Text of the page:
The 2010 Olympics in Vancouver are less than a month away and NBC, which has purchased the rights to broadcast the games, will look to top its coverage of the 2008 Beijing Games, the most watched in Olympics history, with a record 835 hours of televised coverage. NBC Universal and the Vancouver Organizing Committee are taking advantage of the ever-increasing social media outlets by giving viewers more ways to follow and participate in the action on Twitter, Facebook and blogs.
The Organizing Committee’s Facebook page currently has over 300,000 fans and allows them to participate in discussions and post links, photos and videos from Youtube. Its Twitter page is routinely updated, in English and French, with Tweets on where the torch is (it’s currently on its way west out of Calgary) and gives tips on activities fans can to in Vancouver.
NBC’s Tweets and Blogs page takes a different approach, polling some of the athletes’ Twitter pages and posting their musings, Olympics-related and not. Check out this Tweet from U.S. skier Steven Nyman: “Worst run in a long long time today. Almost went into the hausberg fence (Not a good one to hit) not cool at all. Time for a nap!” On its Tweets page NBC has posted links to athletes’ websites, videos and blogs and sends updates on the Games.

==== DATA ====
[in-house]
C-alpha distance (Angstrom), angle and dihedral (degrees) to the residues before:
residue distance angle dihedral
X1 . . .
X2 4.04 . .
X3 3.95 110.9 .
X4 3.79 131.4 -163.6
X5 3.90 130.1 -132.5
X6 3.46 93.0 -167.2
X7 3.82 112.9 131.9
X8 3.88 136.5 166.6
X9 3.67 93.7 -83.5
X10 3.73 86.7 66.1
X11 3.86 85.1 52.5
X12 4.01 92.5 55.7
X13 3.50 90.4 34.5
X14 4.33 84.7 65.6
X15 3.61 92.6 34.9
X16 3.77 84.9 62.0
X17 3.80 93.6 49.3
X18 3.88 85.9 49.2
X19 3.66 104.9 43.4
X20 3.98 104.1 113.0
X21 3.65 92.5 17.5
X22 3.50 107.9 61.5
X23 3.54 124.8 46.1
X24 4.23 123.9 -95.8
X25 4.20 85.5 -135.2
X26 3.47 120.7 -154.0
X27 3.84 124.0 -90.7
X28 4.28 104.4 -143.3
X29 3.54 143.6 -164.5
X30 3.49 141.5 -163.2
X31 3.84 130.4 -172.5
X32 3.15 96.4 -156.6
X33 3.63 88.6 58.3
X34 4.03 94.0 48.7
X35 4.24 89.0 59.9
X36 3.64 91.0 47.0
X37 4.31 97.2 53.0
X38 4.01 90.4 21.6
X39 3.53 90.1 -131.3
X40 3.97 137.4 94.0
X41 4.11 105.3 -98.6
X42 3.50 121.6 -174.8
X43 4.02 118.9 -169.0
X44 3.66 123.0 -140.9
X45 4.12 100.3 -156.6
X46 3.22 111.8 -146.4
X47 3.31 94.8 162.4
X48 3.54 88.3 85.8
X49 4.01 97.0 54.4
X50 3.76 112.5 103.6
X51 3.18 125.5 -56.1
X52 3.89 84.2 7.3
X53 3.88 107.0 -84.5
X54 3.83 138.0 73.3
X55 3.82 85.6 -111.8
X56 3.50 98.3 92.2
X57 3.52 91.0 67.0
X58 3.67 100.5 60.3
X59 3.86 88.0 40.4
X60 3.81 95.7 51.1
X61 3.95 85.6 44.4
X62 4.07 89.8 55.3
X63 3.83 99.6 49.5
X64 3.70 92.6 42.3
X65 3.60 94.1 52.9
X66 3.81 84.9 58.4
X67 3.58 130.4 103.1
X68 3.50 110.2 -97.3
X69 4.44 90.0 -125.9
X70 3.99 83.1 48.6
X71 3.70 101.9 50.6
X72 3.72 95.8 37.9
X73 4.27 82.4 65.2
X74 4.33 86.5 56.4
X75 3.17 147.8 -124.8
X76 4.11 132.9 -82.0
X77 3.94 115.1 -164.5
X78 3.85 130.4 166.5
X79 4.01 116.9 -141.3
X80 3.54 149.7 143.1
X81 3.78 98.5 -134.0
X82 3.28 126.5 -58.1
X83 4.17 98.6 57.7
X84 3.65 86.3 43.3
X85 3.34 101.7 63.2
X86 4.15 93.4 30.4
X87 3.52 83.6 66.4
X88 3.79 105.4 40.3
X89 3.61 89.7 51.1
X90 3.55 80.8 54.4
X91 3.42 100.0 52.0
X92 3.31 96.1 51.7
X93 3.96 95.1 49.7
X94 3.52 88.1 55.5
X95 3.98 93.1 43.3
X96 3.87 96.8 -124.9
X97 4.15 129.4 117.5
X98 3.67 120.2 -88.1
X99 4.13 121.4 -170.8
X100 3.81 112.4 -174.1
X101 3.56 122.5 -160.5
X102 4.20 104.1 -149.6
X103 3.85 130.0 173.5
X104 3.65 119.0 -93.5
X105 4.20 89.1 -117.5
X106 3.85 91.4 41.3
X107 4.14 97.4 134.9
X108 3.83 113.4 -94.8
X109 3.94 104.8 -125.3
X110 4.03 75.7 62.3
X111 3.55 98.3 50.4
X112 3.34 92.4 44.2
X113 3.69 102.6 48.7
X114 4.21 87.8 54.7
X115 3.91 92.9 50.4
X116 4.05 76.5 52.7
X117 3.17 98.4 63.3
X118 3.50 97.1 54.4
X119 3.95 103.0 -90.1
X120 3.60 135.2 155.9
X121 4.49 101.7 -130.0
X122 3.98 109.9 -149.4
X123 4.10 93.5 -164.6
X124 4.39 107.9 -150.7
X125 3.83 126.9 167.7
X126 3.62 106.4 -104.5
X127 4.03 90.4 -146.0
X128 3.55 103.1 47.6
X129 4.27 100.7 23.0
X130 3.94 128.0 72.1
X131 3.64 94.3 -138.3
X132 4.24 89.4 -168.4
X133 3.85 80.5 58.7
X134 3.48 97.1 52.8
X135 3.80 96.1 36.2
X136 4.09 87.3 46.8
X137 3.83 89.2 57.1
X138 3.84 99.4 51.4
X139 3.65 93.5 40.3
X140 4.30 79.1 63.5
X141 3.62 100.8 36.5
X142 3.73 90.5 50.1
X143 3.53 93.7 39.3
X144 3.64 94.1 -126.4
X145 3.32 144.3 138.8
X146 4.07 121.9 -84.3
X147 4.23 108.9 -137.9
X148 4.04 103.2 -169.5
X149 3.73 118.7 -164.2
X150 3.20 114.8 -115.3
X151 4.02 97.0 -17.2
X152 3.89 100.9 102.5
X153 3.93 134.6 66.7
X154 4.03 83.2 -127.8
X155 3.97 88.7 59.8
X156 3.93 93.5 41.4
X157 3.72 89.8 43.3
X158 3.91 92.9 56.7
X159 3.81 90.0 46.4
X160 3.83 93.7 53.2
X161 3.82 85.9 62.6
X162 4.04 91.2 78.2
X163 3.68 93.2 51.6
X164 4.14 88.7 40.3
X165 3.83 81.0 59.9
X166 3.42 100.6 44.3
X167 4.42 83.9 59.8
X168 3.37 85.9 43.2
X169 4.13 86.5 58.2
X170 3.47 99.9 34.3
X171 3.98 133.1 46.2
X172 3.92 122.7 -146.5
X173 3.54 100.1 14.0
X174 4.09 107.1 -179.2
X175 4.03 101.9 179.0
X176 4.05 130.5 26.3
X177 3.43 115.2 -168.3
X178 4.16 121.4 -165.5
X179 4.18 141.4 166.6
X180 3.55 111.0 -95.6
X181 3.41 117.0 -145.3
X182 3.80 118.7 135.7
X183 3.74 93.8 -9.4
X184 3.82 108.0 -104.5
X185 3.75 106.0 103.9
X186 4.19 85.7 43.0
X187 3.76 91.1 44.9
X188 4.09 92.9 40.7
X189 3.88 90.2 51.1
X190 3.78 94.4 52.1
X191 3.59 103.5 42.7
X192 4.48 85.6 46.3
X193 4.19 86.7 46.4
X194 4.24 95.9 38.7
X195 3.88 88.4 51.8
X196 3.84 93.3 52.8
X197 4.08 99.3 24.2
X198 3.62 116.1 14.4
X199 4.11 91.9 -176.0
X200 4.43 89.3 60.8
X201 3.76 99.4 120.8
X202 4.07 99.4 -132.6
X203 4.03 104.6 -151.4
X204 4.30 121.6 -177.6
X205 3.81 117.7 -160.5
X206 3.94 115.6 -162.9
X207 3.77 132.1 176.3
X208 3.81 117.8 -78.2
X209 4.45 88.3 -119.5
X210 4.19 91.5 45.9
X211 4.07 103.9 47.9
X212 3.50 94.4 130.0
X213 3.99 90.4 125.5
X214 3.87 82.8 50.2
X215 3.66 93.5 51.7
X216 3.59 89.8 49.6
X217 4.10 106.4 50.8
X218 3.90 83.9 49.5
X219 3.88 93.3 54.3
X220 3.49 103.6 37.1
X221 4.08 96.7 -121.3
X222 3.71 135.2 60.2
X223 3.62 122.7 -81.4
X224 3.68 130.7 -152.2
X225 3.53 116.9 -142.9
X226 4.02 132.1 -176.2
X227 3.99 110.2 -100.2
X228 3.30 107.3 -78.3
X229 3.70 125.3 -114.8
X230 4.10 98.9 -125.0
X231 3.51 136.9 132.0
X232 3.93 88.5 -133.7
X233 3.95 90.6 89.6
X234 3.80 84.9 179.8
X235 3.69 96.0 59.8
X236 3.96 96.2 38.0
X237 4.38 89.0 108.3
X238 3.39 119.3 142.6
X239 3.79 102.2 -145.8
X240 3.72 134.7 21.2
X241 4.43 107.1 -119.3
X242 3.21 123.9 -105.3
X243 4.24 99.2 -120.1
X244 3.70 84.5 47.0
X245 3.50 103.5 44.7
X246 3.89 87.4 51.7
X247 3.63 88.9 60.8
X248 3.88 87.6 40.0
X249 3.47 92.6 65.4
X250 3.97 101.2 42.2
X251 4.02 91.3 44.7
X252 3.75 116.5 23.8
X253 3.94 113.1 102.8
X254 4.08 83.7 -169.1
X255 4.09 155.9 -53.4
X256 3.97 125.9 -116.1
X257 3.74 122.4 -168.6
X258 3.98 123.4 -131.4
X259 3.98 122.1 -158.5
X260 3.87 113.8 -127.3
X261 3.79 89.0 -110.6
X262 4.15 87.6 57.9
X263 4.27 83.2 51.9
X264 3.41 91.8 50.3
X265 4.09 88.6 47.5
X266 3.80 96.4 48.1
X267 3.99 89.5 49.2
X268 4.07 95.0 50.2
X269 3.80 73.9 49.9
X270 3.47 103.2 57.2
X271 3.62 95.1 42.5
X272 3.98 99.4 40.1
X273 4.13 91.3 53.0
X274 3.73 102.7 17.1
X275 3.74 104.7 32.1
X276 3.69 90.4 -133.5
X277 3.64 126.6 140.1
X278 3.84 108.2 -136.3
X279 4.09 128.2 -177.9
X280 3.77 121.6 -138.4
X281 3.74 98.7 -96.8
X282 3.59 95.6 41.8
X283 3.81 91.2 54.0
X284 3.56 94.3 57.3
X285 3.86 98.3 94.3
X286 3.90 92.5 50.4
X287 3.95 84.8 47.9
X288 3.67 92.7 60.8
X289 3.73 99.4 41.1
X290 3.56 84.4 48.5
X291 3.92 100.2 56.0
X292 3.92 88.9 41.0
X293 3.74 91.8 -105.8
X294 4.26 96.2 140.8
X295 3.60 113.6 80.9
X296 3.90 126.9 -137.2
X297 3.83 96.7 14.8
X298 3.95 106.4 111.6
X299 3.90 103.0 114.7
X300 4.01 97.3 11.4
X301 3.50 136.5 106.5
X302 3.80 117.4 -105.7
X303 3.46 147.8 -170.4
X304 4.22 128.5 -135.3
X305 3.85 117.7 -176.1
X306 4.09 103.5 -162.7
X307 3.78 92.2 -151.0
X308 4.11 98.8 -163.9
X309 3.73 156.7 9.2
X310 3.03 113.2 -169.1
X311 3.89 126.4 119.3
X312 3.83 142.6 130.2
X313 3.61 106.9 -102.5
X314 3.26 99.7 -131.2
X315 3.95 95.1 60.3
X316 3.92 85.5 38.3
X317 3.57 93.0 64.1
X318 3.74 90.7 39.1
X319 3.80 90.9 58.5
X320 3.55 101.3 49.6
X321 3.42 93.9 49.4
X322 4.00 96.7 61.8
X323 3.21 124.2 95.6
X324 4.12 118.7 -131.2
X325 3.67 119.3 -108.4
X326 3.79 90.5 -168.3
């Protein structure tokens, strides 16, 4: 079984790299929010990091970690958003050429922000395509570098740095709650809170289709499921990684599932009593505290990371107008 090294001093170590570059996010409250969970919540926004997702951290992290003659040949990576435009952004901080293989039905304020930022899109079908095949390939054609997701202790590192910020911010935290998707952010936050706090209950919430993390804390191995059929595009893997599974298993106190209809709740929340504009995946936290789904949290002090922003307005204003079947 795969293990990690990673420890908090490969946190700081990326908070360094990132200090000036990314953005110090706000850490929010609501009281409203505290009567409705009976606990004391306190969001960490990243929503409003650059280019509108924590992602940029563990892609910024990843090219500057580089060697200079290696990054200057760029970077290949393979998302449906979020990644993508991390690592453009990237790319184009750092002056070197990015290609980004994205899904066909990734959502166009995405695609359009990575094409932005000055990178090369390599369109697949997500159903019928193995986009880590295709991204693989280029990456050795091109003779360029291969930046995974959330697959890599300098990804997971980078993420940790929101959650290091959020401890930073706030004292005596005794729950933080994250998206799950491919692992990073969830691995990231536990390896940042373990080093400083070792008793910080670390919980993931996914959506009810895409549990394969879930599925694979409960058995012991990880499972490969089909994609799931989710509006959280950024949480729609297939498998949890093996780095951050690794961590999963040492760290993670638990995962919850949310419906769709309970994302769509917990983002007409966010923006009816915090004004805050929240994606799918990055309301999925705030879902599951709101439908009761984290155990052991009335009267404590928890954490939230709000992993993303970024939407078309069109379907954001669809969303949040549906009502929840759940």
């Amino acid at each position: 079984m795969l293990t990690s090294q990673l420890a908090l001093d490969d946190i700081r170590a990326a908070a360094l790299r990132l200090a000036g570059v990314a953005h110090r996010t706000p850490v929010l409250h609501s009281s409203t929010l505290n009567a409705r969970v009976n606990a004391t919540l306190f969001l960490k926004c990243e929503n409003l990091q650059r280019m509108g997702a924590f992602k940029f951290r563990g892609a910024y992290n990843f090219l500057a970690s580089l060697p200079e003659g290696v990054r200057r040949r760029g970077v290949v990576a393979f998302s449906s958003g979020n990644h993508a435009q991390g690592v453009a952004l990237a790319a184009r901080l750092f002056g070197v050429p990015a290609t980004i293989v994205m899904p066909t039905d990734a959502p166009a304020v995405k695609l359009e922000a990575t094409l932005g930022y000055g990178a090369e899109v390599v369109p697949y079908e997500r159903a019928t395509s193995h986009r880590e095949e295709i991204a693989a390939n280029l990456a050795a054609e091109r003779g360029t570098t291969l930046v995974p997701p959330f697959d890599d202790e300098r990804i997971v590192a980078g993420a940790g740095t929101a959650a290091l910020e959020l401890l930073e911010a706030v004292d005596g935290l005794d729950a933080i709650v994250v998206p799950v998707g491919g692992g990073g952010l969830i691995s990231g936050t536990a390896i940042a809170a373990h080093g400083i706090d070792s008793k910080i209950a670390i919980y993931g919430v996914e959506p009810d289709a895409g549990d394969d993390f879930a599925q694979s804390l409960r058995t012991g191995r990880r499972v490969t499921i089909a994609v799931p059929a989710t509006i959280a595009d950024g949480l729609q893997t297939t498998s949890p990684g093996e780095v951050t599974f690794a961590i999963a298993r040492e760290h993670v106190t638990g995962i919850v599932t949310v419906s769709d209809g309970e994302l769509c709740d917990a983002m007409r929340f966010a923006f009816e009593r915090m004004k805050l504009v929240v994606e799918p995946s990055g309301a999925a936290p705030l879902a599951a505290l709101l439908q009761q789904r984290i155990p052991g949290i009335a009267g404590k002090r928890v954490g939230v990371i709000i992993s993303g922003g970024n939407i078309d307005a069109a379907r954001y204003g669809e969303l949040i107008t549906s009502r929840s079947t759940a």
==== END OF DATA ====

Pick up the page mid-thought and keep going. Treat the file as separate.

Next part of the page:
Athletes’ blogs are some of the most widely-read blogs out there and Olympians are no exception. Snowboarder Shaun White, skier Bryon Friedman and figure skater Johnny Weir write their own widely-trafficked blogs and keep their fans updated. Athletes often offer great insight into their usually private lives via blogs as well as Tweets and can often be humorous and witty (See Johnny Weir’s Tweet: “Going to the opening of my movie at IFC theatre tonight. Come! Then going to see Gaga. Exciting day! “Show me your teeth.’
NBC’s blog page is full of great reads on athletes- bios, features, results- and mobile alerts are available for your phone. Blackberry and iphone applications will be available soon via NBCOlympics.com where users can receive live results, video and news. Also coming soon, NBC will feature mobile tv, providing 24/7 programming of Olympics broadcasts directly from your web-enabled phone, for a cost of course.
For those yearning for something a little more in-your-face from their Olympics viewing, Panasonic and ESPN have teamed up to offer high-definition 3D coverage. Panasonic announced that it has signed up the Olympic Speedskating team and will broadcast the action from Vancouver via “truly immersive, blur-free images.”
With so many ways to track the events this winter, it shouldn’t be too hard to catch that blistering slalom run or huge snowboarding air if you can’t watch it live. And if you’re planning on tracking athletes’ blogs and Tweets during the Games, you may discover something you can’t see on TV.
So, are you going to follow?